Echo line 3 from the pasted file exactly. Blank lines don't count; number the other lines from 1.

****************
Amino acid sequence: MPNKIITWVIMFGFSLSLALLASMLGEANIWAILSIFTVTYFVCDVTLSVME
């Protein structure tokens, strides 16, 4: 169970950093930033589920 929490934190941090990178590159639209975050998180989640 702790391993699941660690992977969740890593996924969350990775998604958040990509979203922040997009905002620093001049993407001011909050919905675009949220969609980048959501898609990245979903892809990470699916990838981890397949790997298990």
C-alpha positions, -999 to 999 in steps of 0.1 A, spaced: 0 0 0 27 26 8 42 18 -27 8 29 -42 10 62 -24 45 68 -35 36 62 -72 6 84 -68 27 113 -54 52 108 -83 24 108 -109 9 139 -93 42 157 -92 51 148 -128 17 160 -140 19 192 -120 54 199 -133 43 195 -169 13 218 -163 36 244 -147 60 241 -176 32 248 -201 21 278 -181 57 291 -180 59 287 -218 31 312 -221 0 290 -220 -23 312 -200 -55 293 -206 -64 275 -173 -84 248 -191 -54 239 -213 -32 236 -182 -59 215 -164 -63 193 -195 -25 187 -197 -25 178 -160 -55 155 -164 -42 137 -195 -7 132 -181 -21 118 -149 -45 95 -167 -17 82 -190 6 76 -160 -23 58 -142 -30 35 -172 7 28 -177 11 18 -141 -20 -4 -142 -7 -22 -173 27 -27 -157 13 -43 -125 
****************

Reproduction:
C-alpha positions, -999 to 999 in steps of 0.1 A, spaced: 0 0 0 27 26 8 42 18 -27 8 29 -42 10 62 -24 45 68 -35 36 62 -72 6 84 -68 27 113 -54 52 108 -83 24 108 -109 9 139 -93 42 157 -92 51 148 -128 17 160 -140 19 192 -120 54 199 -133 43 195 -169 13 218 -163 36 244 -147 60 241 -176 32 248 -201 21 278 -181 57 291 -180 59 287 -218 31 312 -221 0 290 -220 -23 312 -200 -55 293 -206 -64 275 -173 -84 248 -191 -54 239 -213 -32 236 -182 -59 215 -164 -63 193 -195 -25 187 -197 -25 178 -160 -55 155 -164 -42 137 -195 -7 132 -181 -21 118 -149 -45 95 -167 -17 82 -190 6 76 -160 -23 58 -142 -30 35 -172 7 28 -177 11 18 -141 -20 -4 -142 -7 -22 -173 27 -27 -157 13 -43 -125 